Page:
9. Is Wall Street bullish on Turd Blossom? Well, I am, more than ever. Today, Black Friday, the Dow Jones rallied on the news that Scooter Libby, not Karl Rove, was the biggest catch in Fitzgerald’s net. The rumor is that Fitzgerald told Rove, “Boy, I’m gonna be watchin’ you.” That means Bush opponents still hope Fitzgerald might be able to get Libby to incriminate Rove, possibly as part of a plea bargain. But Fitzgerald indicated that he is not actively pursuing any other significant targets, suggesting that Rove may be free and clear. Whatever else happens, for the sake of the Republic, Libby and Rove cannot be allowed to correspond.

10. The hounds of Plame blame are on Robert Novak’s trail. They believe that the MSM, er, the American people have a right to know who his primary source was that named and identified Valerie Plame Wilson – and if he or she was part of Cheney’s Iraq cabal. If Novak had omitted her name from his July 14, 2003 column but published the rest, almost anyone could have identified her from her husband's biography posted on the EPIC website one month earlier, which could have been located with a simple internet search. If he had omitted only her CIA employment, he could not expose her husband's fraud and Plame's identity would have remained an open secret in Georgetown. And that is what irks the MSM - that Wilson's cover was blown, not Plame's. I still don't understand how Tim Russert, the Washington bureau chief for NBC, did not know what Marty Peretz's circle of friends knew before reading Novak's column - that Plame was "under cover, but not really."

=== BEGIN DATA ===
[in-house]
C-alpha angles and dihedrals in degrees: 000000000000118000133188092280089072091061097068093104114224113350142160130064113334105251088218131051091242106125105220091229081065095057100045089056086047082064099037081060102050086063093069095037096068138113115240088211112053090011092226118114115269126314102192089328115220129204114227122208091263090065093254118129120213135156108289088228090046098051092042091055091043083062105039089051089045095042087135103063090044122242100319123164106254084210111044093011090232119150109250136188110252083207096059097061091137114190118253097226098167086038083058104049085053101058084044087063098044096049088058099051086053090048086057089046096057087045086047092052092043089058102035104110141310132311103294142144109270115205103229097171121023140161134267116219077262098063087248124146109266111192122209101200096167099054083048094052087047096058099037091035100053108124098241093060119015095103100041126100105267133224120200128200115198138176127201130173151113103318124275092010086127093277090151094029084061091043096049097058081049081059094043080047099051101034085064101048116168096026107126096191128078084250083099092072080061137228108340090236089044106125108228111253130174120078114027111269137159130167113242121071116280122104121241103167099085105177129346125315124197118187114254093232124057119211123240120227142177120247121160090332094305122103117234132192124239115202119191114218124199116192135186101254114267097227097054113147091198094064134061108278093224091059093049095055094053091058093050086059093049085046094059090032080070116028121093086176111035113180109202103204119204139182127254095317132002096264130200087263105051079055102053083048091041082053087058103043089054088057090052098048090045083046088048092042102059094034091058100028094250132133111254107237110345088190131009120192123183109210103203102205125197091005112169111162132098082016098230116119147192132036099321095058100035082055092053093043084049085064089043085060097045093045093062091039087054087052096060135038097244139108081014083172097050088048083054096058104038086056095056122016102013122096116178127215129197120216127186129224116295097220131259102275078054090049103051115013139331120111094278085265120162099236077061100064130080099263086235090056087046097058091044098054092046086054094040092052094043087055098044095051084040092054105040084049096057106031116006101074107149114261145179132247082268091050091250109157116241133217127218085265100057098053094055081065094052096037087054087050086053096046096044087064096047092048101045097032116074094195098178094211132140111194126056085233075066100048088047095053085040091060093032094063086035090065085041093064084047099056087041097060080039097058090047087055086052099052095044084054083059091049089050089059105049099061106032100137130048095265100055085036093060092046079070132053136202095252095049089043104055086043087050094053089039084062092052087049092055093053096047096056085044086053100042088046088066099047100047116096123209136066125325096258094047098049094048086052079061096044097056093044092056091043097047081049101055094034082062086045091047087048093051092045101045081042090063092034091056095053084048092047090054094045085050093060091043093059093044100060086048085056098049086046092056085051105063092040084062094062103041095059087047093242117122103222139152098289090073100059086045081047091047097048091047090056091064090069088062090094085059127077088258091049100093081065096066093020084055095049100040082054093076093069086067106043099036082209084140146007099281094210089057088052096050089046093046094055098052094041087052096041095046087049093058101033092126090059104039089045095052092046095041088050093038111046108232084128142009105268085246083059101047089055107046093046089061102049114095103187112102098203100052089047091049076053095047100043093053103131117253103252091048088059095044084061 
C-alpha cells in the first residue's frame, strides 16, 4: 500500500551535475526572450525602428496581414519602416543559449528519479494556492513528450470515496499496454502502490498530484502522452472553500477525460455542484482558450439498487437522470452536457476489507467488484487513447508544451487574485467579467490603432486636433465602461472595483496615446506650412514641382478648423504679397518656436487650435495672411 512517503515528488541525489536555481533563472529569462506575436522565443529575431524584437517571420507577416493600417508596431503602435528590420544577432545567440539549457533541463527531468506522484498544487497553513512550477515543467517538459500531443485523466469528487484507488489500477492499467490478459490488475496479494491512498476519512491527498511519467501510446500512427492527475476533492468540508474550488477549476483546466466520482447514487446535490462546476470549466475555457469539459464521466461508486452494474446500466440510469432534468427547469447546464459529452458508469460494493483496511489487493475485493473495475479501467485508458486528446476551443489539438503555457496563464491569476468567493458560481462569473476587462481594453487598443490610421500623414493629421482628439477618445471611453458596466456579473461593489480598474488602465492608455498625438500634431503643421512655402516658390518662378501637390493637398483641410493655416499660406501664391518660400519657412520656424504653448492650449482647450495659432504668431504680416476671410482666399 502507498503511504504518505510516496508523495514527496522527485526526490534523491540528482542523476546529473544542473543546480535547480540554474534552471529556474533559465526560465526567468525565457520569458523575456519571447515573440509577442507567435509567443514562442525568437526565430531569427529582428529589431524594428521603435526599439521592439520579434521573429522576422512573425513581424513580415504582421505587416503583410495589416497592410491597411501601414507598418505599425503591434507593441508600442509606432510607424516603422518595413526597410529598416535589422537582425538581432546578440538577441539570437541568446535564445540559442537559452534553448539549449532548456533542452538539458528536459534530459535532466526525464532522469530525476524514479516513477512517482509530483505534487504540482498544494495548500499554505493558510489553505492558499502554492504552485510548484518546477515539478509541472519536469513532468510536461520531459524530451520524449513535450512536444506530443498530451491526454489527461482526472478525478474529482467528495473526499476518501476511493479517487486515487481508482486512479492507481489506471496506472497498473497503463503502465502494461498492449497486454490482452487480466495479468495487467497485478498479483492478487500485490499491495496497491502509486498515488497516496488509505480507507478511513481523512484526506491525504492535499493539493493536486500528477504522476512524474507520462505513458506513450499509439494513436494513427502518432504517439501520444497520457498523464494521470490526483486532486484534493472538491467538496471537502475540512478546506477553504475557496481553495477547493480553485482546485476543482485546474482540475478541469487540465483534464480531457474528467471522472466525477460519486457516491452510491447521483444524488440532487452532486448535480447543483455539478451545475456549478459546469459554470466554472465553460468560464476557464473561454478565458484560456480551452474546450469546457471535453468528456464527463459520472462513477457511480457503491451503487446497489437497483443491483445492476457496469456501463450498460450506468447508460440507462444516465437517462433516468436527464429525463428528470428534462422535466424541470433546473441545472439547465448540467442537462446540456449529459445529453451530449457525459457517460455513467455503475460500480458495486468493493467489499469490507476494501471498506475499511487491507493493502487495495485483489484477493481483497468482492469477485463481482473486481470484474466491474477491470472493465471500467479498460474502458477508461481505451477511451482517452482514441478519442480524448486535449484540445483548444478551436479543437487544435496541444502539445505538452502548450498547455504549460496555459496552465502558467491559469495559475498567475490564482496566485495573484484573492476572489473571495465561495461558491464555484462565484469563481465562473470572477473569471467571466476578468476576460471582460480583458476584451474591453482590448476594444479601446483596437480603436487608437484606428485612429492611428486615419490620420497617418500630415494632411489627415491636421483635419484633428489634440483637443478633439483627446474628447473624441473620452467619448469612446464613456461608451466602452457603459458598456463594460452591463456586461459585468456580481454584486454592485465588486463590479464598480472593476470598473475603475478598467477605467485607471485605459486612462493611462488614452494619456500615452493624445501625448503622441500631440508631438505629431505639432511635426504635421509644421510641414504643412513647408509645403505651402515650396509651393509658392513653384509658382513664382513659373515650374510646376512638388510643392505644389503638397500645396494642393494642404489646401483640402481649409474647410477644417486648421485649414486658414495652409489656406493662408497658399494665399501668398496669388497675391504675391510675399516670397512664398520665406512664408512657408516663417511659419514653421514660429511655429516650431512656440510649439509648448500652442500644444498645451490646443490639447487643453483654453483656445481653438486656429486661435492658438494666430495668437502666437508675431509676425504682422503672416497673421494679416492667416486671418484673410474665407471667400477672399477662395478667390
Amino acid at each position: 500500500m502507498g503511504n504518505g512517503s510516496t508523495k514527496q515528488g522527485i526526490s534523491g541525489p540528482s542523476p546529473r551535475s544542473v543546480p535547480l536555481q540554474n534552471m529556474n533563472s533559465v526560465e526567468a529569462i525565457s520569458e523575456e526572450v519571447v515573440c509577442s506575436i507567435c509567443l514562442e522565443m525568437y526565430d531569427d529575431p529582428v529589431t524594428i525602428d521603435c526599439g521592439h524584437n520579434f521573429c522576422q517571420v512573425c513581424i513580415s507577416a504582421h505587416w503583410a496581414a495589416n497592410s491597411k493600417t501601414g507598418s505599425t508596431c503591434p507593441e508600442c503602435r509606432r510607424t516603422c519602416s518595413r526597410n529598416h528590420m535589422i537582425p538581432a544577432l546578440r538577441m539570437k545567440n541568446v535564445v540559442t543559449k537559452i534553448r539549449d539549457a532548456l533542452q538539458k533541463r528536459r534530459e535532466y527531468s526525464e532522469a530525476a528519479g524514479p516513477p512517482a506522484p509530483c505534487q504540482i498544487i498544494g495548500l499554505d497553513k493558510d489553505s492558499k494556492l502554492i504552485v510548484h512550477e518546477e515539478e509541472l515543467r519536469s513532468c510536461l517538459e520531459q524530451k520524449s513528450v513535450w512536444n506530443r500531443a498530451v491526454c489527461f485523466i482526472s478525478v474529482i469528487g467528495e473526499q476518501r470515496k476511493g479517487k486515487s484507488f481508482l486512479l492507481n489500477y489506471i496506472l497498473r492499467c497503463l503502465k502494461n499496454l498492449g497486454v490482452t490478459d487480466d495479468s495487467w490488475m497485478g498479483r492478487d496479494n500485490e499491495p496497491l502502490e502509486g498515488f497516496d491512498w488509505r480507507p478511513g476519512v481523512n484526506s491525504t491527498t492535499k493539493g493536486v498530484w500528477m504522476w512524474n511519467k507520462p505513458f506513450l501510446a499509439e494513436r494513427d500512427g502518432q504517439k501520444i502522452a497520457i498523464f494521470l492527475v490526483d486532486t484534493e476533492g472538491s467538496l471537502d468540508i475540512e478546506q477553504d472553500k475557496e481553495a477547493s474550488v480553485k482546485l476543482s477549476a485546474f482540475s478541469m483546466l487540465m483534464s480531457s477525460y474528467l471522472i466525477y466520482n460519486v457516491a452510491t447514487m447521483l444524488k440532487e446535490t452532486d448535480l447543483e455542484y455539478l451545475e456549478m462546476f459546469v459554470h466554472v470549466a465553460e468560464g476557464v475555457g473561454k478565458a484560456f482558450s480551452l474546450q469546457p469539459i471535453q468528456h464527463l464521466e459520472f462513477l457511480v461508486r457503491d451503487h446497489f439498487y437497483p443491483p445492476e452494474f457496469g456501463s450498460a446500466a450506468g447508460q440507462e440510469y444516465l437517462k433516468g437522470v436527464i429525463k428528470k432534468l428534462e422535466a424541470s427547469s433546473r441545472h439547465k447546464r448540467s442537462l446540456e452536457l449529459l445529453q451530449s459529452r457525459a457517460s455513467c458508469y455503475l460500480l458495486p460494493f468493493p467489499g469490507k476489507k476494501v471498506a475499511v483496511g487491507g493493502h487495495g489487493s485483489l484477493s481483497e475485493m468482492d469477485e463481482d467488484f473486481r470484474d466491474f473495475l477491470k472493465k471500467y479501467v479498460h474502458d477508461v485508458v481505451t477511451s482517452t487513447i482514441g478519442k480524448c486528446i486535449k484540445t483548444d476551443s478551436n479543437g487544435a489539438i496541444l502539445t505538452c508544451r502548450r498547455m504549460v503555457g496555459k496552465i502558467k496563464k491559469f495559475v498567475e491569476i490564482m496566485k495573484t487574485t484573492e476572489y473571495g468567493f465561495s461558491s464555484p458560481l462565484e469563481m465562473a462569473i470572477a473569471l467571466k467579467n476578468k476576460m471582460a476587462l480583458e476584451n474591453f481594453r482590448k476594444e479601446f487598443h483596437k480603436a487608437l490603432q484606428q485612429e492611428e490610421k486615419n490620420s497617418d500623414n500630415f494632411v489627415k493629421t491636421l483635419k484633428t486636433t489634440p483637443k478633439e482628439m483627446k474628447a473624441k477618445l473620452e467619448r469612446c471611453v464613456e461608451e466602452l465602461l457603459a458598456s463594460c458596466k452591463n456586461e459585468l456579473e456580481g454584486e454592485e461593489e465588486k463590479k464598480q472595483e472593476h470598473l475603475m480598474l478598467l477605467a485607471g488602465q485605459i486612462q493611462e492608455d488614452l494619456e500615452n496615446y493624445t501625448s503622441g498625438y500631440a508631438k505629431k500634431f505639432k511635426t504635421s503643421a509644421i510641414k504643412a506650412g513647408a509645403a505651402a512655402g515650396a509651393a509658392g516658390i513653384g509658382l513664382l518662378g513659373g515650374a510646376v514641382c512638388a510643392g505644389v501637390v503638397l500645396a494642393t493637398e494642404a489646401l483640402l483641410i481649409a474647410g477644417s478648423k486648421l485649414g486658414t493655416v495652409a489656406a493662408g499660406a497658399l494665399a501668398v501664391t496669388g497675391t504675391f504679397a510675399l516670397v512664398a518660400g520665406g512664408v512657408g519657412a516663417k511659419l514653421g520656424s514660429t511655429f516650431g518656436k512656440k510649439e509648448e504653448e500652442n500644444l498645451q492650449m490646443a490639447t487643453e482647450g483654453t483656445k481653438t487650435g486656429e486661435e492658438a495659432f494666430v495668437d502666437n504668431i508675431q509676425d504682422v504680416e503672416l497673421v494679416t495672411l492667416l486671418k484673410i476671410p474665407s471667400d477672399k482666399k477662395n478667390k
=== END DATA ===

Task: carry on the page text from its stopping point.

11. President Bush is a man of action more than words. His response to the chronic corruption and irrelevance of the U.N. was to make a recess appointment of John Bolton. His response to the institutional disloyalty of the State Department was to promote Condoleezza Rice. His response to the chronic CIA sabotage of his agenda was to install Porter Goss at the helm. Bush is not likely to lead the long overdue investigation of the CIA. But Dick Cheney might be so inclined, especially after losing his esteemed assistant. This is a battle we cannot afford to postpone.

12. Dick Cheney has been the most effective vice president in my lifetime. His successes were made possible by Scooter Libby, who took a considerable pay cut to return to government work. According to co-workers and friends like Mary Matalin, he has served with dedication and honor during one of the most challenging, politicized periods in our nation’s history. I wish him and his family strength, love, faith, forgiveness and, if appropriate, a January 2009 pardon.